Douglas Carswell

31 DEC 2011

The power of the web

According to research by Hanover Communications, the Labour backbench MP Tom Watson had a higher media profile in 2011 than every shadow minister, except for Ed Miliband and Ed Balls.

Even a few years ago, the idea that a mere backbencher would have a higher profile than, say, the shadow Foreign Secretary or Home Secretary, would have seemed bizarre.  Today it is a fact. 


Many will put it down to the phone hacking scandal, in which Watson had a starring role exposing wrong-doing, and think no more of it.  But I suspect something more is happening.

One clue lies in the fact that Watson is an ex-blogger, and a prolific tweeter.

On the Tory side, too, many backbenchers have a far higher media profile than many  ministers. 

And what do many of the most high profile backbenchers have in common?  Louise Mench posts some wonderful  tweets. John Redwood writes brilliant blogs.  Nadine Dorries does both.  Grant Shapps, who has the highest profile of any MP not in the Cabinet, does so too.

Several years ago, after reading Chris Anderson's The Long Tail, I realised that I'd have to start blogging.  Why?  Anderson's book is ostensibly about the impact of the internet on retail, but as I read it I started to see what the internet might do to politics, too.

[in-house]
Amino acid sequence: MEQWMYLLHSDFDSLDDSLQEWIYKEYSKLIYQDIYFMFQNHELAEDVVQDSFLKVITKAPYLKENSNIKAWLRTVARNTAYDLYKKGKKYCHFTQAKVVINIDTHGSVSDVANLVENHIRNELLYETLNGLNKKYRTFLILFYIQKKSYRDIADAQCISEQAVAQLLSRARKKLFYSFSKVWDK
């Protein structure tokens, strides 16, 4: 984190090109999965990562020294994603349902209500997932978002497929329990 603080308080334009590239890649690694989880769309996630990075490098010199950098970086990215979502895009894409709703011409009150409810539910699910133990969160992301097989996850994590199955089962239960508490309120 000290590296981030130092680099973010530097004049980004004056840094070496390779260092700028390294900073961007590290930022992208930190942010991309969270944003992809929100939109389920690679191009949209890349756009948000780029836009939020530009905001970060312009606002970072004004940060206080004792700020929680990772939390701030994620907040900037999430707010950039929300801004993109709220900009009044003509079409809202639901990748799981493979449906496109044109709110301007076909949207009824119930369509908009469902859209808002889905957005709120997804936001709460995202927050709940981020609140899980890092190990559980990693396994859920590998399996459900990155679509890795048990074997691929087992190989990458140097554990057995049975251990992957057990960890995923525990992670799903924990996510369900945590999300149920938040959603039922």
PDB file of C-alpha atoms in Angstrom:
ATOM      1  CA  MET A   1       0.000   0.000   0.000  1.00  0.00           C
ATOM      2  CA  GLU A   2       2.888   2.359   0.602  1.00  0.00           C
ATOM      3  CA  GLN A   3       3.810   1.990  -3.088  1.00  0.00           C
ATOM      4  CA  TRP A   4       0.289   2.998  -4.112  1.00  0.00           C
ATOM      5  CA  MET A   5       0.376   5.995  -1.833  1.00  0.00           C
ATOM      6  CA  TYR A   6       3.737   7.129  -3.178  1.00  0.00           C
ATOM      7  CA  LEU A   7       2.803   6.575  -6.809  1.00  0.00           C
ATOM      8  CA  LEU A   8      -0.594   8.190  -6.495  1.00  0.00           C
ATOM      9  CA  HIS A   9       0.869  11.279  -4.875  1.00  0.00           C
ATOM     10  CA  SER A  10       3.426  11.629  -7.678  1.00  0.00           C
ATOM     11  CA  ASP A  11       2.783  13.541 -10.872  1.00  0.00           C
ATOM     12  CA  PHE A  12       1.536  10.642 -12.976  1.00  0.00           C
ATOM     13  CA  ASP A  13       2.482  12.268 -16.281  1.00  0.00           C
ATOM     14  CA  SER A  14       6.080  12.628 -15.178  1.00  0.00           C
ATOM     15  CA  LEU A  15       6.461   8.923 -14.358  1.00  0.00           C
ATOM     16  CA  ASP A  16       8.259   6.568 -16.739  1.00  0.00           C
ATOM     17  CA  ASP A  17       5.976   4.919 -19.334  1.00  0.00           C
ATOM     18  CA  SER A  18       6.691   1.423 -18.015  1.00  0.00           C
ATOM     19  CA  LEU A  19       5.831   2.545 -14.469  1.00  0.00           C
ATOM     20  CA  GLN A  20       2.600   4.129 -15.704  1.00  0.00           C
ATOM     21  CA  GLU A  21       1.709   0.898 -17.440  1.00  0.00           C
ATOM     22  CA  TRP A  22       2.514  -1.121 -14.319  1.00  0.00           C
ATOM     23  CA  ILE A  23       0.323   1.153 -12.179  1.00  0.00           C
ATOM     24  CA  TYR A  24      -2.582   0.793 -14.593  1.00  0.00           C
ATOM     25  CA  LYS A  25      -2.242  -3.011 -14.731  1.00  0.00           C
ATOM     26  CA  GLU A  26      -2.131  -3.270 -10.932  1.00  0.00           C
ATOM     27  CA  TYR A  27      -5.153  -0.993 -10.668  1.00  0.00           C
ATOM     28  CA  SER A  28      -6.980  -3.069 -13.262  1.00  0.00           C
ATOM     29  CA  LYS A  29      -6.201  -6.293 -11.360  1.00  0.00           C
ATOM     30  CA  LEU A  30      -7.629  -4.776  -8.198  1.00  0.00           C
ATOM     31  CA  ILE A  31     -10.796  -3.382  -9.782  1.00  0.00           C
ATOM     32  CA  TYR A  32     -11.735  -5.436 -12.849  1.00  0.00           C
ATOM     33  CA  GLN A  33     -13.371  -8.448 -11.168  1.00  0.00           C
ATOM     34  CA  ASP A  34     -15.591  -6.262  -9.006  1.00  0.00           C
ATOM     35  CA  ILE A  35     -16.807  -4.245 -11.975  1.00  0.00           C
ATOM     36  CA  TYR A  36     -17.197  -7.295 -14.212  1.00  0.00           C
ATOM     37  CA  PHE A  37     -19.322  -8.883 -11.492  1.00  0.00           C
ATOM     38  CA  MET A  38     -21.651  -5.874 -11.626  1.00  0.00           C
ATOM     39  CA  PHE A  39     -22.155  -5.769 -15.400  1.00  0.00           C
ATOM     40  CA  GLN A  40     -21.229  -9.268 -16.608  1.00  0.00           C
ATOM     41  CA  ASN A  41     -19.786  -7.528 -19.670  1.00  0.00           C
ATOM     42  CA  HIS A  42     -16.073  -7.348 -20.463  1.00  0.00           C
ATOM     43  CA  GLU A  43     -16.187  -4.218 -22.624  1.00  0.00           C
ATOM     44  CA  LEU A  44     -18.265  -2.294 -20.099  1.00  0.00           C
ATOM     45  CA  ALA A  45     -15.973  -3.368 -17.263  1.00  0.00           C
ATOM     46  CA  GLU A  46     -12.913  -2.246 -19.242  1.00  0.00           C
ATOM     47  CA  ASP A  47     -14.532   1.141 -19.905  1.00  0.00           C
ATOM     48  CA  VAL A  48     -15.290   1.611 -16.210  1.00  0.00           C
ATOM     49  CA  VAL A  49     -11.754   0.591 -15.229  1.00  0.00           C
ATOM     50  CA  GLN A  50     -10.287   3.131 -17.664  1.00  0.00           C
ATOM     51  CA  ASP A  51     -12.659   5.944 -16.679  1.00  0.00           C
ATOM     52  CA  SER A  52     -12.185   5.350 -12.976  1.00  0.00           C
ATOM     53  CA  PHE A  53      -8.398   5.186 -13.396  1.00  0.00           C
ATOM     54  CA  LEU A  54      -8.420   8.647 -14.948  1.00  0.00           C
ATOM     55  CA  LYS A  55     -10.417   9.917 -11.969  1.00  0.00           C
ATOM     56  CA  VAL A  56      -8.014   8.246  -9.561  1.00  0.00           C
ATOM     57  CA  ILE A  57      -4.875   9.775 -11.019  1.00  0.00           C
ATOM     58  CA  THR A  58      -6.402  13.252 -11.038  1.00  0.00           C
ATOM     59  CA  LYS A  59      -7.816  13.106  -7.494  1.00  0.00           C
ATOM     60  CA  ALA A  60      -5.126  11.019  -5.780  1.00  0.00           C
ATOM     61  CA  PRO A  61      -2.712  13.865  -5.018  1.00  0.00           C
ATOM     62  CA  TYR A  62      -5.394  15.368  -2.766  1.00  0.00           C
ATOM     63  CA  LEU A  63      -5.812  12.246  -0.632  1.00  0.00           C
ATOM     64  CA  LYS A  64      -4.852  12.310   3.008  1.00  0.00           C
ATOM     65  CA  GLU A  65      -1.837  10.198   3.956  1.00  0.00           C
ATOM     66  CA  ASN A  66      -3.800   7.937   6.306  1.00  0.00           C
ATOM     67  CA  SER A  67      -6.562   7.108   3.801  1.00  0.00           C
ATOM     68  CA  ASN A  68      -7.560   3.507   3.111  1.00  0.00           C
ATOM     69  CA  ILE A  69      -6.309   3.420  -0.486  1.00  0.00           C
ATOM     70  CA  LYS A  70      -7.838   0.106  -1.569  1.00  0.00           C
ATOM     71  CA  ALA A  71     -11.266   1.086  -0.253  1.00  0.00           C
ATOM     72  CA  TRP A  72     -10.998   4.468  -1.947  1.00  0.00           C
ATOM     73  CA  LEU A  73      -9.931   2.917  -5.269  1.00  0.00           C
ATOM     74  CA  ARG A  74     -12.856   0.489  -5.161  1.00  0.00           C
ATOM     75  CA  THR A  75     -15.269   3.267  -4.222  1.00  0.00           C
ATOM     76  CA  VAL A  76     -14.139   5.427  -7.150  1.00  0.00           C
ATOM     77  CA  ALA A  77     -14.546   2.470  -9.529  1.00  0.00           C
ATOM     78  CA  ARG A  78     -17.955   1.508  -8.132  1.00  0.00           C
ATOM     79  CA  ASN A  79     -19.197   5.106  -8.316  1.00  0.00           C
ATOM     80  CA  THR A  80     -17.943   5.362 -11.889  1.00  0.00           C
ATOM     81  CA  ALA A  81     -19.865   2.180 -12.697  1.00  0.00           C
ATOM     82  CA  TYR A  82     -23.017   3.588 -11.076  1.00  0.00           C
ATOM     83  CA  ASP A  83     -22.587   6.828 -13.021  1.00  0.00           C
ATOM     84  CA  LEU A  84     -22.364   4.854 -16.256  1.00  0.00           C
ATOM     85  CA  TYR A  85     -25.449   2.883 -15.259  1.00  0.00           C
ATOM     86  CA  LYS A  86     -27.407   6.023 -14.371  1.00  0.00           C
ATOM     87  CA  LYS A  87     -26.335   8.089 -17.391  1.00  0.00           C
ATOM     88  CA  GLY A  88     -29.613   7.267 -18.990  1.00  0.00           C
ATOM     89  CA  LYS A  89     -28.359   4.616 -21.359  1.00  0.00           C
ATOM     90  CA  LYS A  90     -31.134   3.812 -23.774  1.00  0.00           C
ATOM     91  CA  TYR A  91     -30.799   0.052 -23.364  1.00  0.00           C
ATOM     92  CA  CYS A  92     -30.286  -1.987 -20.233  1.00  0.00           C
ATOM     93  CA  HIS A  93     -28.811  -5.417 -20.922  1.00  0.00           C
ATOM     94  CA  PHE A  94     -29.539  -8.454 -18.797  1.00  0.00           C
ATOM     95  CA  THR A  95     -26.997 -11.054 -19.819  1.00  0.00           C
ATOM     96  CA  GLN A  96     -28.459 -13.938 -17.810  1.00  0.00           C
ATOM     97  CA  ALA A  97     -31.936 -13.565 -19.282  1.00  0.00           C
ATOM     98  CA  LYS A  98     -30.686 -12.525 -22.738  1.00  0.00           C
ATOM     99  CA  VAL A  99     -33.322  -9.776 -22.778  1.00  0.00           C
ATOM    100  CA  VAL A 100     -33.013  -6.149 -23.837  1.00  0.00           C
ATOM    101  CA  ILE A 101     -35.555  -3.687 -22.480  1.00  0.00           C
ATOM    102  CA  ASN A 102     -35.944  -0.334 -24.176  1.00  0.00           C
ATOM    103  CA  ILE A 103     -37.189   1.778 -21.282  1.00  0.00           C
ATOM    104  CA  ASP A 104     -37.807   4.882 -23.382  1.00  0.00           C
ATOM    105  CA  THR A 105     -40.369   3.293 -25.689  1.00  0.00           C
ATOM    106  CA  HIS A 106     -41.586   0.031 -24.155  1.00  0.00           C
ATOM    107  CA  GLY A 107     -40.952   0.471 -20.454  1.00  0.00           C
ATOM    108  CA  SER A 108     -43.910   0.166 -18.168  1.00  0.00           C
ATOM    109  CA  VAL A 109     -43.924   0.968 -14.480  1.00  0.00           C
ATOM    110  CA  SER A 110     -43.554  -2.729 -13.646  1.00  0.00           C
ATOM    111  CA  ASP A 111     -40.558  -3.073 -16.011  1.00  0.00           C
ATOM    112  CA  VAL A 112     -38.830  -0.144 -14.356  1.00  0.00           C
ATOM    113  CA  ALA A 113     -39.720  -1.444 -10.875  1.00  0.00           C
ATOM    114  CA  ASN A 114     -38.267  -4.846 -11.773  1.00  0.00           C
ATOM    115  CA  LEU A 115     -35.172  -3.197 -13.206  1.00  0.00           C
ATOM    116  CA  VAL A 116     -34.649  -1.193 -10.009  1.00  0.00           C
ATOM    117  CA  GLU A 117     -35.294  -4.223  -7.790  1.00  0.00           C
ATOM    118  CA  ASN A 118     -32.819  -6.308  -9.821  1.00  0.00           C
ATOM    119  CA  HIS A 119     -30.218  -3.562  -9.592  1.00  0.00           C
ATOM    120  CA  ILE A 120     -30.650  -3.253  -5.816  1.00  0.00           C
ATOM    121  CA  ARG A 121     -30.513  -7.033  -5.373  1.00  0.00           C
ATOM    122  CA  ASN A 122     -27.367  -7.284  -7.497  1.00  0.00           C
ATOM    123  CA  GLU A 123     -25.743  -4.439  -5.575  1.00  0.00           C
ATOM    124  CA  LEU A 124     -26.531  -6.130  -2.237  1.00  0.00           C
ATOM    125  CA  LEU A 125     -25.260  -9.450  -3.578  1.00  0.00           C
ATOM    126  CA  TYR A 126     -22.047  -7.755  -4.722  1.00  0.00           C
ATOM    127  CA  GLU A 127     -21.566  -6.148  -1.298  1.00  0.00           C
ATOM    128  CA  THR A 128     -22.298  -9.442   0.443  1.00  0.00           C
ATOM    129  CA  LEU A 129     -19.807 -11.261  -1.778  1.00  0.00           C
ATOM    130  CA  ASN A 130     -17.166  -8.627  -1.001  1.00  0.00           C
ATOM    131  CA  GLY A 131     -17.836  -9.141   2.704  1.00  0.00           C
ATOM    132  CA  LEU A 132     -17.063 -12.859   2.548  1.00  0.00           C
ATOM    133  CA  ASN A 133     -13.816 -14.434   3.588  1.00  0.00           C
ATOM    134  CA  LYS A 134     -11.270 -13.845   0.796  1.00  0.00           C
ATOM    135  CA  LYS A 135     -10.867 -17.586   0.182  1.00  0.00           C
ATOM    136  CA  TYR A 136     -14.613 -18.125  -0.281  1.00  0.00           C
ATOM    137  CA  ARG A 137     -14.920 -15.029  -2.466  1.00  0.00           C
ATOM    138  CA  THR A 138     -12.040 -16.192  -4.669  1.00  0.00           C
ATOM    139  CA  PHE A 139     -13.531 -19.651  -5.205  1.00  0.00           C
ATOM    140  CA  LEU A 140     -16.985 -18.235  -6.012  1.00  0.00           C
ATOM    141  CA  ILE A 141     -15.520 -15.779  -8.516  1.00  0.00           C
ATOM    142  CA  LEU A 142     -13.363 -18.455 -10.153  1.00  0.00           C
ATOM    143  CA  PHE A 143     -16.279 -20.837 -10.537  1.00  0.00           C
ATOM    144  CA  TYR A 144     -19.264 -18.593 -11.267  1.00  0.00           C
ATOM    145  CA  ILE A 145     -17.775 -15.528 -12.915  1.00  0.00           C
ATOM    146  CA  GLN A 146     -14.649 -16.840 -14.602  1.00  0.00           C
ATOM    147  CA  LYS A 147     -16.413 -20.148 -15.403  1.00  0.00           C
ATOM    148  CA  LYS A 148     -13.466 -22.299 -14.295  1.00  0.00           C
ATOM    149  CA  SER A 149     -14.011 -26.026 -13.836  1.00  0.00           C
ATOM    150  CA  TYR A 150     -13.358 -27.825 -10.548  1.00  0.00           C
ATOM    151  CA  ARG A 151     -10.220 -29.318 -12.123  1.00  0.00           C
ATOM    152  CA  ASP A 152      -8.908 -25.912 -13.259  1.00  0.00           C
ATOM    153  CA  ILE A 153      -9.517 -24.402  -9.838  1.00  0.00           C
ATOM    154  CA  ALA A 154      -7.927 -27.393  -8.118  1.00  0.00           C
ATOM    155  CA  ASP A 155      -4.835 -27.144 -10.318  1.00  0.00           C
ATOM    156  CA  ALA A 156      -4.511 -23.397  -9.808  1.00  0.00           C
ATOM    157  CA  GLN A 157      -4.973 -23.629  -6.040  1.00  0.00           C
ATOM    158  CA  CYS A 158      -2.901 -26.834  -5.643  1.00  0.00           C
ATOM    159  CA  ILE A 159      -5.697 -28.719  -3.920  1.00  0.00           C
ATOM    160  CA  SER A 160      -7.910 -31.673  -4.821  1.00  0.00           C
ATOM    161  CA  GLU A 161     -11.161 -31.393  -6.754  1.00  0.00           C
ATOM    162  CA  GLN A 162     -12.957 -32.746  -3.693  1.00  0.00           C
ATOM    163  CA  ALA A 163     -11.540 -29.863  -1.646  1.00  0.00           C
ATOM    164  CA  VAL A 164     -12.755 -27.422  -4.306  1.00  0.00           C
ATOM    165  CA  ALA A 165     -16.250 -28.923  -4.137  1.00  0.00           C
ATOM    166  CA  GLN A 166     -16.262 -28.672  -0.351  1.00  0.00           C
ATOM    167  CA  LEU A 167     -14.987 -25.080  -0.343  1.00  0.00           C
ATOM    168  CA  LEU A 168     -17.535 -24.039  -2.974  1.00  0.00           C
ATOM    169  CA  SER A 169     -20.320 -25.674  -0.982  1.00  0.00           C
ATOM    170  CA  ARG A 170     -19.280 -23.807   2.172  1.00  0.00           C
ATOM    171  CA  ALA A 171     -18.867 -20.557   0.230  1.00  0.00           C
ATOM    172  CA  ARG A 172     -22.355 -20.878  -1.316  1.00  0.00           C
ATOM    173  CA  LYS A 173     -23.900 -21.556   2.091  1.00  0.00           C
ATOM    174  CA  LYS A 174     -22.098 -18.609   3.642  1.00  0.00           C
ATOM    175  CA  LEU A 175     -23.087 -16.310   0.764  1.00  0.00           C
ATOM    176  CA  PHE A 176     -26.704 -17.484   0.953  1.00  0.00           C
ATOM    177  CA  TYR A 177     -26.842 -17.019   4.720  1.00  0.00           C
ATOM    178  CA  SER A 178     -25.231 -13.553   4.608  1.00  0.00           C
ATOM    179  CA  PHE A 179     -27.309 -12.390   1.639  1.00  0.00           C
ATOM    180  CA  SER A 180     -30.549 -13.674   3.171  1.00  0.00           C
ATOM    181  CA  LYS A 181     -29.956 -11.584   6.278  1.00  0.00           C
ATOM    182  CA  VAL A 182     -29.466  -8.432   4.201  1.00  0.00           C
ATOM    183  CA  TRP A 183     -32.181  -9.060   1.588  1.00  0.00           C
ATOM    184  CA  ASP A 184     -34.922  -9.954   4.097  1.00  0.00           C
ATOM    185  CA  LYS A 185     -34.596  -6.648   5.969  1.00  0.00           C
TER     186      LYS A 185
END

The internet is democratising communication.  It has smashed that old hierarchy of party press officers and lobby correspondents who once got to decide not only what was news, but who the rest of us listened to.  

Today MPs can get their views out there directly.  Daily blogs have taken over from press releases. Tweets can get the message out there while party spin doctors are still discussing "the line to take".

Back in the early 1990s, Peter Mandelson apparently got to decide which half dozen MPs would speak for Labour in response to requests from the media for interviews.  This ability to decide the message and the messenger gave him tremendous influence.  In the age of twitter, parties simply cannot control the message - or the messengers - that way.

Some MPs understand how the internet changes the way parties need to communicate.  I am less certain that political parties have.

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